Let’s back up.
It’s January 2013 and I still live in Edmonton. I remember learning about the concept of “Blue Monday” – I think that’s what it’s called – the last Monday of the month of January which is statistically for financial, weather and darkness reasons, the most ‘depressing’ day of the year. I remember feeling it. It was pressed down on my back like an anvil falling on a cartoon chicken. It was -40, it was that blue-black dead brittle dead tree branch colour outside by about 3:30 pm. And I had just lost my best friend, who had stabbed me in the back and then blamed me for her senseless snapping-in-half of any assemblance of love and loyalty that we had in six years of close and meaningful friendship. That was almost two years ago now, “Blue Monday” and since then I’ve moved to a new city, obtained a second degree, left my last career in hopes of (someday soon, please!) finding a new one, meeting and falling in love with the man of my dreams, and becoming overall, a more confident and strong-minded person who has a new (albeit unlikely) best friend and a new life and sits in her west end Vancouver corner of the world with books and tea and soup and new running shoes feeling generally fulfilled except for that little itch in the back of her neck that says, “your friend betrayed you. All your friends have betrayed you at some point.”
Let’s fast forward to the present. In the present day, I spend my time in coffee shops and pubs eating things and drinking things I shouldn’t. I spend my time applying for jobs with full knowledge I probably won’t get them. I reflect back on the time I was a teacher and hated it, and I regret not giving myself enough attention and fairness to understand and appreciate the good I was doing and the fun I was having instead of losing the light in my eyes and wanting to hide in a corner and return to what I was doing before all this Vancouver craziness happened. Because I live in the past. And when I’m not living in the past, I’m looking so deeply into the future, I’m craning my neck to peer down into a well of darkness and ignoring the sunlight that warms my back and surrounds my body at times. I am thinking today about something a friend of mine that I used to work with – let’s call her Gina – said to me once: “You think that when you’re out of high school you won’t encounter mean girls anymore, but you will always unfortunately encounter mean girls.”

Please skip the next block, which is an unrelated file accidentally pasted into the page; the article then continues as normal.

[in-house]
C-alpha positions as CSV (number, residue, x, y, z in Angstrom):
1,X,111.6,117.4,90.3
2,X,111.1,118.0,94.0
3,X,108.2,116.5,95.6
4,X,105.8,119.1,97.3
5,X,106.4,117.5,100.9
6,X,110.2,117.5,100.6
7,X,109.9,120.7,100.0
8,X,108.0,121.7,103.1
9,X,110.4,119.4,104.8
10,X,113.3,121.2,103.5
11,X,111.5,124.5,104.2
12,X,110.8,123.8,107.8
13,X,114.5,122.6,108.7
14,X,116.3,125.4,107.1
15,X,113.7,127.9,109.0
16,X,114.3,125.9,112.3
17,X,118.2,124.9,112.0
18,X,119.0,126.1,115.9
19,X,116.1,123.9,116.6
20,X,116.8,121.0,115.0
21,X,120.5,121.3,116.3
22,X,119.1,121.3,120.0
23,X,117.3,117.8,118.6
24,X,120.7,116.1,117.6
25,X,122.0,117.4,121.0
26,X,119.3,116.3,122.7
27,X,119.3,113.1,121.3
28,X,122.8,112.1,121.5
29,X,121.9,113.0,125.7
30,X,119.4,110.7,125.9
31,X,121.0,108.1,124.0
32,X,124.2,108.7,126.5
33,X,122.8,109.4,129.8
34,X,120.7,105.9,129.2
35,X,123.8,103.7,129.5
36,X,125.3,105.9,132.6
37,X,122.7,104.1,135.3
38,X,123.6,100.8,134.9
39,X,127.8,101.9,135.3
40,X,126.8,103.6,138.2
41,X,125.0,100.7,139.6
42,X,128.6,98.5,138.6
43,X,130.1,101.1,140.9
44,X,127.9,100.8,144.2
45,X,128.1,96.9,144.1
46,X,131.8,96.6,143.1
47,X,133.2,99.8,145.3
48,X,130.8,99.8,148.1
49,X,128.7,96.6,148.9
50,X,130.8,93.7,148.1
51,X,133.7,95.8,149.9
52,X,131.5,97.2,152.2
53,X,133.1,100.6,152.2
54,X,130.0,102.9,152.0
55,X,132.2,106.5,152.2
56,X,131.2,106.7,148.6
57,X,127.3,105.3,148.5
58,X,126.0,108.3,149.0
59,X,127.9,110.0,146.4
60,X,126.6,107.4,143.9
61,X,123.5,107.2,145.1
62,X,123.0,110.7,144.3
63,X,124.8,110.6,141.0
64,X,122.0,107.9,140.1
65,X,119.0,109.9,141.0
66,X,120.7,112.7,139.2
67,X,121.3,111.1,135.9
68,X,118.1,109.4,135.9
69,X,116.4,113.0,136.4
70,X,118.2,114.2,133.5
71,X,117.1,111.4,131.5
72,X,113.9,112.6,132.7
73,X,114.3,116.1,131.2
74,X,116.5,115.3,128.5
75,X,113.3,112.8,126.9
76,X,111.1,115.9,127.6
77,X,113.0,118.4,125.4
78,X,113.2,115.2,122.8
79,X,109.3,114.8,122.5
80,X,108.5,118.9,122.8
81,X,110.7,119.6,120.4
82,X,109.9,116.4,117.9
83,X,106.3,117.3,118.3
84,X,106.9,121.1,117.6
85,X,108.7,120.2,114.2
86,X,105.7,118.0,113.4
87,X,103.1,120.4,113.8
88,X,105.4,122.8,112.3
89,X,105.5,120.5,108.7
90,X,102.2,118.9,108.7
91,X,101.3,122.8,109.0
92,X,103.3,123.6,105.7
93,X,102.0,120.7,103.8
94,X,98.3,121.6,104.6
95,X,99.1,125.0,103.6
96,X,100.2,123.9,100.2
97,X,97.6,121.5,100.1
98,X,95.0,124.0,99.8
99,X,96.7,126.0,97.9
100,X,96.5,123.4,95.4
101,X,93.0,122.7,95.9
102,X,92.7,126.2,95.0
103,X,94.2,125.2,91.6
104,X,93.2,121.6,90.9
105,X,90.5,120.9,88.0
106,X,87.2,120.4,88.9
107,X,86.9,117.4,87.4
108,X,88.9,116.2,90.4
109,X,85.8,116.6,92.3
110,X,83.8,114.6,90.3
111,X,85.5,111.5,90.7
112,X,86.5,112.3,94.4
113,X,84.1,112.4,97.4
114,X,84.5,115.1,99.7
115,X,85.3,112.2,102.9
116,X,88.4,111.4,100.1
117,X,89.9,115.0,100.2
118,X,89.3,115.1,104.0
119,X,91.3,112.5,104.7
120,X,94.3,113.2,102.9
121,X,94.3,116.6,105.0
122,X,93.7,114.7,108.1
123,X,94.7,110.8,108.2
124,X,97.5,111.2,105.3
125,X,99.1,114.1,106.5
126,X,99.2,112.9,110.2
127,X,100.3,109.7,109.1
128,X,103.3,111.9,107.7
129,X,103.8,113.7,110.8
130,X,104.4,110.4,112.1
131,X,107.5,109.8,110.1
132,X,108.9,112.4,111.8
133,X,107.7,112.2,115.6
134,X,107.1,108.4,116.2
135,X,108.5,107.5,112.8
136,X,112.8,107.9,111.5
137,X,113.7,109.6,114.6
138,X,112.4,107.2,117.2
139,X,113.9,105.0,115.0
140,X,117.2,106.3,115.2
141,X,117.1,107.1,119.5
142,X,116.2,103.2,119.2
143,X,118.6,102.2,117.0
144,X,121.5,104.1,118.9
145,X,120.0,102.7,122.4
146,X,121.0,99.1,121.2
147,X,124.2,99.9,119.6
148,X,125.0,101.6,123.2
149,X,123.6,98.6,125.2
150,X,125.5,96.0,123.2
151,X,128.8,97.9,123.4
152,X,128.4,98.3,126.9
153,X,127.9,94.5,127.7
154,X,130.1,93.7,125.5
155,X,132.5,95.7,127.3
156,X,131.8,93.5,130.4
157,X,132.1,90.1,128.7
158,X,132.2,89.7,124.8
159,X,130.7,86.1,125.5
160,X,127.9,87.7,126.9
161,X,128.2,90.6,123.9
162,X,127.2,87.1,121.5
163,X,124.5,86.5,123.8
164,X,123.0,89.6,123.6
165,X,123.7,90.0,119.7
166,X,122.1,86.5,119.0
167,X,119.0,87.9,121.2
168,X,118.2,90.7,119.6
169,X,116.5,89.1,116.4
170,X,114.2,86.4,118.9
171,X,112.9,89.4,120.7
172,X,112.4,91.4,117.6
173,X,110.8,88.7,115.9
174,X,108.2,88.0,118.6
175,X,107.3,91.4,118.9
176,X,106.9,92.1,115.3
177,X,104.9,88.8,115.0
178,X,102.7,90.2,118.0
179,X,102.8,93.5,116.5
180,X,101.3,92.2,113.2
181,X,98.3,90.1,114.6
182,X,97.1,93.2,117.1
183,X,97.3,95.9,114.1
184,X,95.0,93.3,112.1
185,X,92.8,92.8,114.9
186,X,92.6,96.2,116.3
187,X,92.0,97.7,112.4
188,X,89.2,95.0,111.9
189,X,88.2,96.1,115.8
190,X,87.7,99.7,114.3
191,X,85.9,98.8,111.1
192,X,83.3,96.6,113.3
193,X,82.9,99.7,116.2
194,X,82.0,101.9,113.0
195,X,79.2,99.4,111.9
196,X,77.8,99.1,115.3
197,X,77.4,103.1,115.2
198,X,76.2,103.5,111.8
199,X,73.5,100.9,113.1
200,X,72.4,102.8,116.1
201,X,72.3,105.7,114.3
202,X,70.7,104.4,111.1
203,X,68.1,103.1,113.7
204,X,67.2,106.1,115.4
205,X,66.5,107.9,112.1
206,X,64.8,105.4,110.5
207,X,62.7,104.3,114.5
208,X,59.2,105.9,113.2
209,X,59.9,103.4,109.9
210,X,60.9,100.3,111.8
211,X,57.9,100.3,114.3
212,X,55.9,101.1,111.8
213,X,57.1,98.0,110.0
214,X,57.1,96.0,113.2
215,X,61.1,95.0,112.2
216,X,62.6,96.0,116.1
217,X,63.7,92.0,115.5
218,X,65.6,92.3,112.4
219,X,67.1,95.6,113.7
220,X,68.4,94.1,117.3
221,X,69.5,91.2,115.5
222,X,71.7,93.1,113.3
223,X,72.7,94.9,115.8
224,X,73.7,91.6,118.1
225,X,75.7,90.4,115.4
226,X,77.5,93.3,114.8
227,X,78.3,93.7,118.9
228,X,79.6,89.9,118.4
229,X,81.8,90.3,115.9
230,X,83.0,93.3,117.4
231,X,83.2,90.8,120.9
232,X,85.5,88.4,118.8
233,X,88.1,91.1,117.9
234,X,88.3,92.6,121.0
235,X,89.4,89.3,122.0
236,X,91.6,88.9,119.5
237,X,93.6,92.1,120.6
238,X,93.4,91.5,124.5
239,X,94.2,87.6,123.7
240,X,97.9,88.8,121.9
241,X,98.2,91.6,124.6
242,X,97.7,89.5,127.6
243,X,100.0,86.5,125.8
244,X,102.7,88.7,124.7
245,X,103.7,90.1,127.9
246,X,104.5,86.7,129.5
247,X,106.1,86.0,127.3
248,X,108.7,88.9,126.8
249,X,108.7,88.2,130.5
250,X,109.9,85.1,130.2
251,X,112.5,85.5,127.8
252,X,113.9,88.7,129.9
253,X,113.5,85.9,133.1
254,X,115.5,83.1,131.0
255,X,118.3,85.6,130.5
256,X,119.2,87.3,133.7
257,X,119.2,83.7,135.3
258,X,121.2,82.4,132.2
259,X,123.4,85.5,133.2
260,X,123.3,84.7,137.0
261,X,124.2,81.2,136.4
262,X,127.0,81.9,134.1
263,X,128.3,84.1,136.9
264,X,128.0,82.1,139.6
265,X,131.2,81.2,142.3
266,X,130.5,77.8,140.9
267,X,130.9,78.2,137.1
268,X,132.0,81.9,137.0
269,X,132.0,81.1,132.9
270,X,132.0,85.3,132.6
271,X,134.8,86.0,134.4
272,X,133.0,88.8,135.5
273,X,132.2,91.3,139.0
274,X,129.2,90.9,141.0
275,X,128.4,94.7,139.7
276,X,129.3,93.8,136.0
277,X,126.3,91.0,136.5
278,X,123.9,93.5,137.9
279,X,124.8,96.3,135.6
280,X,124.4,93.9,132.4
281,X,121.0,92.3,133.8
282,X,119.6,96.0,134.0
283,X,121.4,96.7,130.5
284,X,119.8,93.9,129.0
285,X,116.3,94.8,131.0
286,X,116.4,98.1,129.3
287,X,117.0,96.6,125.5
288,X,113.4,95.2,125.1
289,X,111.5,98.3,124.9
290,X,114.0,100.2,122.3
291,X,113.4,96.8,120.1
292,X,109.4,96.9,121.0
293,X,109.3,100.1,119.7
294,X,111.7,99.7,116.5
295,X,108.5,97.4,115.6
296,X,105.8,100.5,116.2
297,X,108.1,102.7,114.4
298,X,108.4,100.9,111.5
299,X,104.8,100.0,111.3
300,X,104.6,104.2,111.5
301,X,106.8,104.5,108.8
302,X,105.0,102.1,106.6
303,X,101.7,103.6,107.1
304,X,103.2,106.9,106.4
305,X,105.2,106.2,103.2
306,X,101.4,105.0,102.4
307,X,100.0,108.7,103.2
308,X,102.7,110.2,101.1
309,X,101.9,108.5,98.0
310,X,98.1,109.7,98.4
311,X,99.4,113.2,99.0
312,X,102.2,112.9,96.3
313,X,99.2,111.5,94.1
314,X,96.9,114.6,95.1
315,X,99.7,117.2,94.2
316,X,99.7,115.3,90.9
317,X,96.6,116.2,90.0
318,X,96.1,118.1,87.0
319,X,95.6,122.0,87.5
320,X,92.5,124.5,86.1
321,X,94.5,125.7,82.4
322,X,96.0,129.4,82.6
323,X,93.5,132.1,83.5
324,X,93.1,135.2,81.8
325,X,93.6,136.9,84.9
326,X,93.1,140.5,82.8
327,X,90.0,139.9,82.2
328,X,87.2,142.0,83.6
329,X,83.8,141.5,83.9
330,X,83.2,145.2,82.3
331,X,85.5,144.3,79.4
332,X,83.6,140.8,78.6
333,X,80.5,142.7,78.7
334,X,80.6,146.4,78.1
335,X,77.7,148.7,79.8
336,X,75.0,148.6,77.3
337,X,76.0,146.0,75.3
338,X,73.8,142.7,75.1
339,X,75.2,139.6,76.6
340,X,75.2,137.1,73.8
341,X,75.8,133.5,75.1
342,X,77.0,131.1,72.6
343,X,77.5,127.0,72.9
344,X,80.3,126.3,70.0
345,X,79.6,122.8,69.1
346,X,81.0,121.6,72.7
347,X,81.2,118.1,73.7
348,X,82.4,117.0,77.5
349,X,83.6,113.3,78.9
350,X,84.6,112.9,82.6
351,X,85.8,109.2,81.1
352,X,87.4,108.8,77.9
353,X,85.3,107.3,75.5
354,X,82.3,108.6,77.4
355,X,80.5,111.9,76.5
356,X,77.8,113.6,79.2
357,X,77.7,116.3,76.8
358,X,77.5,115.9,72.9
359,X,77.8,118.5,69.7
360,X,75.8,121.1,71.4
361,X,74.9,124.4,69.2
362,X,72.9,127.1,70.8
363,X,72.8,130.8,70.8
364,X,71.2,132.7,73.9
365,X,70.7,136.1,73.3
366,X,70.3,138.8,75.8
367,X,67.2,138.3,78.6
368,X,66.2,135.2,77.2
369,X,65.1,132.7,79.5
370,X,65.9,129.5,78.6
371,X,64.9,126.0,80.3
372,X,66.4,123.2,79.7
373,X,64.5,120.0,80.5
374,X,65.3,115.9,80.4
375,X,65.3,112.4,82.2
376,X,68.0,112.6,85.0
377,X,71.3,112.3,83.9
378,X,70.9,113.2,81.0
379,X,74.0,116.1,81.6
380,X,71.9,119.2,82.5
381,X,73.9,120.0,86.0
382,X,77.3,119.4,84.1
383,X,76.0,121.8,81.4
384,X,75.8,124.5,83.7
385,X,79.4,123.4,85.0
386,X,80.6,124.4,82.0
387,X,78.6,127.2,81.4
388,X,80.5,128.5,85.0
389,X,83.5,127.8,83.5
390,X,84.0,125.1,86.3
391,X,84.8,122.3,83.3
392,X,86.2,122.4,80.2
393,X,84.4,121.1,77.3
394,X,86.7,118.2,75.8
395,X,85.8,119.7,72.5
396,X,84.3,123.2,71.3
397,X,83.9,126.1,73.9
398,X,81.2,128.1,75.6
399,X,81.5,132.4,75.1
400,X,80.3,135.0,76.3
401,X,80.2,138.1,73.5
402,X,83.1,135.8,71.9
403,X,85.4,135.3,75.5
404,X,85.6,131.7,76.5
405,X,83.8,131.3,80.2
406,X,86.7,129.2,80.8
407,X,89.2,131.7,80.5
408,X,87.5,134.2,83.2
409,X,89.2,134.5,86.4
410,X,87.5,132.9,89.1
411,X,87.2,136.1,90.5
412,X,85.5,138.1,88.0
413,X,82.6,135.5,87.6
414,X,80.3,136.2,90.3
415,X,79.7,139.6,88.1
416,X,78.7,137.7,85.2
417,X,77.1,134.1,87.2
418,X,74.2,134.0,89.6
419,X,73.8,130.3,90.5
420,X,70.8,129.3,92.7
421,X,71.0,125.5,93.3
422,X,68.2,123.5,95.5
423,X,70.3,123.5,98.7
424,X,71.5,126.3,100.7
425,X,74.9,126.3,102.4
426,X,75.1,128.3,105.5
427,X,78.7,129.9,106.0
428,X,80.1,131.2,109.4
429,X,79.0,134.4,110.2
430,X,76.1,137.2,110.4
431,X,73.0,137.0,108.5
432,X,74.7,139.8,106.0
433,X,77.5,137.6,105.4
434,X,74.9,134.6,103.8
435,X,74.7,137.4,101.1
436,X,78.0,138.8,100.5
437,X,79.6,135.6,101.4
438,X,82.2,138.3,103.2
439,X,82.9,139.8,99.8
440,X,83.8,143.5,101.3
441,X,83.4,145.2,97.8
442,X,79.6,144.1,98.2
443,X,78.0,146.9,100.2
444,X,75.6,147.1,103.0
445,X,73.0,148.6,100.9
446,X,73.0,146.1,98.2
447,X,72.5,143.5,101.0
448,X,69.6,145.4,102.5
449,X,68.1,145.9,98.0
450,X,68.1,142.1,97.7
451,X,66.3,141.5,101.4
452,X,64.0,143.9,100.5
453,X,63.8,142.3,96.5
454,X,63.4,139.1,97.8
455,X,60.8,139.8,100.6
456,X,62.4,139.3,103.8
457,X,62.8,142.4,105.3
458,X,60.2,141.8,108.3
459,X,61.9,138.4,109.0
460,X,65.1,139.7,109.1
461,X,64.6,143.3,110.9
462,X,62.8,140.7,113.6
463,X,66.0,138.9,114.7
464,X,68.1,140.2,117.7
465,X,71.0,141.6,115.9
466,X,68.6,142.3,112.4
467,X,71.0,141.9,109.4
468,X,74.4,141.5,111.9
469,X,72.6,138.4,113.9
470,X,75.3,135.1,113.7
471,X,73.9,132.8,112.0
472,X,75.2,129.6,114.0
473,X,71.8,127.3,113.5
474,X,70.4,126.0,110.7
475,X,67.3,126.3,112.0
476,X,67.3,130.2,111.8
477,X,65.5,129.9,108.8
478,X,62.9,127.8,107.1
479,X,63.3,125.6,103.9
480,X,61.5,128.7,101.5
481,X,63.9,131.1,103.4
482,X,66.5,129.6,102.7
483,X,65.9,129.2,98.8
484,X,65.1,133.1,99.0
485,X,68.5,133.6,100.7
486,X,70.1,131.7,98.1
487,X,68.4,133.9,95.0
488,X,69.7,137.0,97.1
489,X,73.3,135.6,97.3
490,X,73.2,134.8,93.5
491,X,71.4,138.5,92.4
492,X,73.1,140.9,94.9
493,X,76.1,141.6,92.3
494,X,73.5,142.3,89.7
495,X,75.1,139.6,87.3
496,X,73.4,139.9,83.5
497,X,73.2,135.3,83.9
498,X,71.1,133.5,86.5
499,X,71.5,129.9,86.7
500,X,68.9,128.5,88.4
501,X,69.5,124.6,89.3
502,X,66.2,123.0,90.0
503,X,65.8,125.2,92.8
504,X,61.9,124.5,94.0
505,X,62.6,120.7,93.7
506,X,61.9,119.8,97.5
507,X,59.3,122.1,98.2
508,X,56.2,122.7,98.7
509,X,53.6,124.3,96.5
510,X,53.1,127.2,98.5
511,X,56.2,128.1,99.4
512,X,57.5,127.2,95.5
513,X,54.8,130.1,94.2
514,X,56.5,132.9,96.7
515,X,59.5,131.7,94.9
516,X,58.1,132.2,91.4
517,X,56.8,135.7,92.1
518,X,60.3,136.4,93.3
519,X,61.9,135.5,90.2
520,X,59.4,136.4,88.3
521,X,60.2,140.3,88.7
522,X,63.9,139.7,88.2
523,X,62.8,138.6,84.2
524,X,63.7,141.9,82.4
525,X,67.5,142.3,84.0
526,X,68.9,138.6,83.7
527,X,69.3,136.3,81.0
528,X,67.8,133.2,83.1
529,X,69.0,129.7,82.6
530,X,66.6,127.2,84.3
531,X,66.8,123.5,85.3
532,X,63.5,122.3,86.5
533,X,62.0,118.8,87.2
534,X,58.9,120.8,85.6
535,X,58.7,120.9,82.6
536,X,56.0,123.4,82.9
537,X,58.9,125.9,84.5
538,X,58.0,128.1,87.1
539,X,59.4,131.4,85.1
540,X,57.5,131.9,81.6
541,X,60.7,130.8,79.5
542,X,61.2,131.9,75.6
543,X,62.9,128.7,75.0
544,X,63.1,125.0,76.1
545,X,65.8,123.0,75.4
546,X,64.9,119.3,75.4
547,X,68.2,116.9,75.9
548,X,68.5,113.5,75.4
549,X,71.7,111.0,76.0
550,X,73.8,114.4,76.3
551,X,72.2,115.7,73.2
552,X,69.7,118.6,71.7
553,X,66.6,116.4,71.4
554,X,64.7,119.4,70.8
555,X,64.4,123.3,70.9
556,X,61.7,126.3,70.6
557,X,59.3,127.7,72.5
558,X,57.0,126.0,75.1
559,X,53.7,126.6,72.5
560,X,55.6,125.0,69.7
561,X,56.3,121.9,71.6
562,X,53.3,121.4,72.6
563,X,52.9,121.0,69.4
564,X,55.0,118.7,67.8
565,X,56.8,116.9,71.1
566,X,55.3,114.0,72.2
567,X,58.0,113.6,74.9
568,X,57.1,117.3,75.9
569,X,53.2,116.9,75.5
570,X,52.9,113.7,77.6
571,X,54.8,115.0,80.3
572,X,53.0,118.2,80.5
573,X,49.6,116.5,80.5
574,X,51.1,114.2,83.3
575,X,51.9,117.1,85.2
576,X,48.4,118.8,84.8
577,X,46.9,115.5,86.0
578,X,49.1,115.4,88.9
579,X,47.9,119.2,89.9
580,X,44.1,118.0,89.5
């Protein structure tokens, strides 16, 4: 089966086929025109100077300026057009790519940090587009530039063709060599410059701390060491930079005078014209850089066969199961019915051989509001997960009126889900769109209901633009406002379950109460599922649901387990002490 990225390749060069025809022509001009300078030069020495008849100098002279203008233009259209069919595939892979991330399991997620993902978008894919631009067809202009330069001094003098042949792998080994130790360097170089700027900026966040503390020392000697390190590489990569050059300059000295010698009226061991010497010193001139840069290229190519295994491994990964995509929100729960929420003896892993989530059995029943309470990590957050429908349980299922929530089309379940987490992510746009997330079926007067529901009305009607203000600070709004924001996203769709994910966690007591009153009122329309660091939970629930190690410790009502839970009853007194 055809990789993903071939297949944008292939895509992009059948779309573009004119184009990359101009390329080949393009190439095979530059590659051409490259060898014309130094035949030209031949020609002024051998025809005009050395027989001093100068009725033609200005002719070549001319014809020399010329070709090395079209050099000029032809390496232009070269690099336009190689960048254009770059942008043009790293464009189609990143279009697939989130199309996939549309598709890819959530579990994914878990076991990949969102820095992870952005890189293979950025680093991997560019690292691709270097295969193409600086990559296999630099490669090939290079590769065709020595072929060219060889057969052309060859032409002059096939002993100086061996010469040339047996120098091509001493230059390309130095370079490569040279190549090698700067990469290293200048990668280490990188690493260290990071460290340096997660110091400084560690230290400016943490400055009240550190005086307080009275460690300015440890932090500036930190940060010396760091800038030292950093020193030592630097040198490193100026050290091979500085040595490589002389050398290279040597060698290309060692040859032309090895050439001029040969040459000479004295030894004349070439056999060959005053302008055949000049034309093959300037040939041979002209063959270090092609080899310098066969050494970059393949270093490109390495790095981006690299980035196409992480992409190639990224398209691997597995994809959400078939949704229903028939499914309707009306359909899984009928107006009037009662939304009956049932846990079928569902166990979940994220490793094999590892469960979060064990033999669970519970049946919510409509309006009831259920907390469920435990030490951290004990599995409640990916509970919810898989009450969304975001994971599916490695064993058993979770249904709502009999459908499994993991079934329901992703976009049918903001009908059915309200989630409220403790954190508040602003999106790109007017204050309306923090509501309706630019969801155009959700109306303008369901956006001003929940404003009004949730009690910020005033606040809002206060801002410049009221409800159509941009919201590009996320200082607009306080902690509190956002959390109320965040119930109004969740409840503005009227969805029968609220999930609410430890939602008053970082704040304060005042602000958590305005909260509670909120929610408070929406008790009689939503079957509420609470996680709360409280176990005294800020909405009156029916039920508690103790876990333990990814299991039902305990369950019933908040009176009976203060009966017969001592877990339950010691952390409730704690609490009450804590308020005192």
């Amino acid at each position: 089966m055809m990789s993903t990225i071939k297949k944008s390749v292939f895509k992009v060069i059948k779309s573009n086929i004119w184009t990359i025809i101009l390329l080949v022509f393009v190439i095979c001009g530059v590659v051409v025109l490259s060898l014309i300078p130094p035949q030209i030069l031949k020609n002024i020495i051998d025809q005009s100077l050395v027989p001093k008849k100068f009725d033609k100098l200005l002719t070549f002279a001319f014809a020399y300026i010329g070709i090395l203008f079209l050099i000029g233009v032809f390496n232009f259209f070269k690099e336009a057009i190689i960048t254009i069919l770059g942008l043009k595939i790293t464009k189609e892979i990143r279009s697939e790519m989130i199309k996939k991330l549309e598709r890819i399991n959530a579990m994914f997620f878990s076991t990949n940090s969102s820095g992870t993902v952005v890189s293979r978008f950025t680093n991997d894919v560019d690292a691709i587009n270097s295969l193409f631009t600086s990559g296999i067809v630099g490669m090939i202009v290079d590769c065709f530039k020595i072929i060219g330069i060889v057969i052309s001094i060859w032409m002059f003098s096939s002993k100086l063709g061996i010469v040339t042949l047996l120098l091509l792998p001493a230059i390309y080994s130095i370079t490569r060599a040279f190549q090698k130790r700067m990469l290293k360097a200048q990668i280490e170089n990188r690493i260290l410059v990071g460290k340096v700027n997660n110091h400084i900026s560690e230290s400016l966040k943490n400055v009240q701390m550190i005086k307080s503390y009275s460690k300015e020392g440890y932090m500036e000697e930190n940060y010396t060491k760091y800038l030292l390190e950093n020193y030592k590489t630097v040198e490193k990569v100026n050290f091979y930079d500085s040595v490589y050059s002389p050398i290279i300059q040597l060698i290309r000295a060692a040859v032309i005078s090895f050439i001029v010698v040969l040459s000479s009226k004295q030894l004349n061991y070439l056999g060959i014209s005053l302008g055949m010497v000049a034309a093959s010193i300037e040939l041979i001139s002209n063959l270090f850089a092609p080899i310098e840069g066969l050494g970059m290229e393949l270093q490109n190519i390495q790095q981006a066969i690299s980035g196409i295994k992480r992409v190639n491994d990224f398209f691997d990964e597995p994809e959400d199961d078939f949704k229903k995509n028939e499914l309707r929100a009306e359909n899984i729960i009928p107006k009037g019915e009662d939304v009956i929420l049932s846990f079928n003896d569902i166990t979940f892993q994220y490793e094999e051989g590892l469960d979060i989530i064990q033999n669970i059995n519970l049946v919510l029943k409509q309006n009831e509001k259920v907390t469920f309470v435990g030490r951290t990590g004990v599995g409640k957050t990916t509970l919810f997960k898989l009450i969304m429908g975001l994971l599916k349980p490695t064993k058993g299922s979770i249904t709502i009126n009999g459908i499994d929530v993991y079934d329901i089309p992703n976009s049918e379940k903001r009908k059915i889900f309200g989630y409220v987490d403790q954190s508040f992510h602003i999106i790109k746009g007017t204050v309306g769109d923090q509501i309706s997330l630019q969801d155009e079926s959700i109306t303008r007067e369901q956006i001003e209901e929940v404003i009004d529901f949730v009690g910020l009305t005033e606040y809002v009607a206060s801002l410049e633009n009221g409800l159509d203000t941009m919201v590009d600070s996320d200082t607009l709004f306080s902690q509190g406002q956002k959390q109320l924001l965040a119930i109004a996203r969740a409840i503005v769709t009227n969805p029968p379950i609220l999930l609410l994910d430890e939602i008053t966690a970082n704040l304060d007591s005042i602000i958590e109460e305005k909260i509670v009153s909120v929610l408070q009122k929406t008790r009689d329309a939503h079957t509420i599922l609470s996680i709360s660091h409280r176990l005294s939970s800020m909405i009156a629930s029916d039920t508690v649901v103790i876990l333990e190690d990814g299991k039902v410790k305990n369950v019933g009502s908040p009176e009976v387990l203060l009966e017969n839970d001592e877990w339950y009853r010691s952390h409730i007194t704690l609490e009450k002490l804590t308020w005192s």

Mean people can only truly be ‘mean’ if you care what they think. Once mean people know you care what they think, they will use it. They will use it as a lasso and wrangle you in and hog-tie you to their opinions and then ride away leaving you stranded and tied in the dirt when only they can really untie you. And they won’t. You know it, they know it. You’re stuck out there, until you’re not stuck anymore.
I’ve lived that again and again. I can think of all the times I had friends – good friends, best friends, friends that I thought would be in my wedding party – who are either no longer my friends, or are so distant from me that they’re pins in a map of my life on another continent. Sometimes I don’t know what friendship is, nor do I know what I did/am doing/have done that has left me a brokenhearted non-friend to people I cared about more than anything. What did I do that was so bad, I’d have friends purposely slight me in public forums they know I will see, just to make me feel badly, and why? These are people I have and would have journeyed to the ends of the earth for. And now, they’re scraps of nothing that I haven’t cleaned up yet.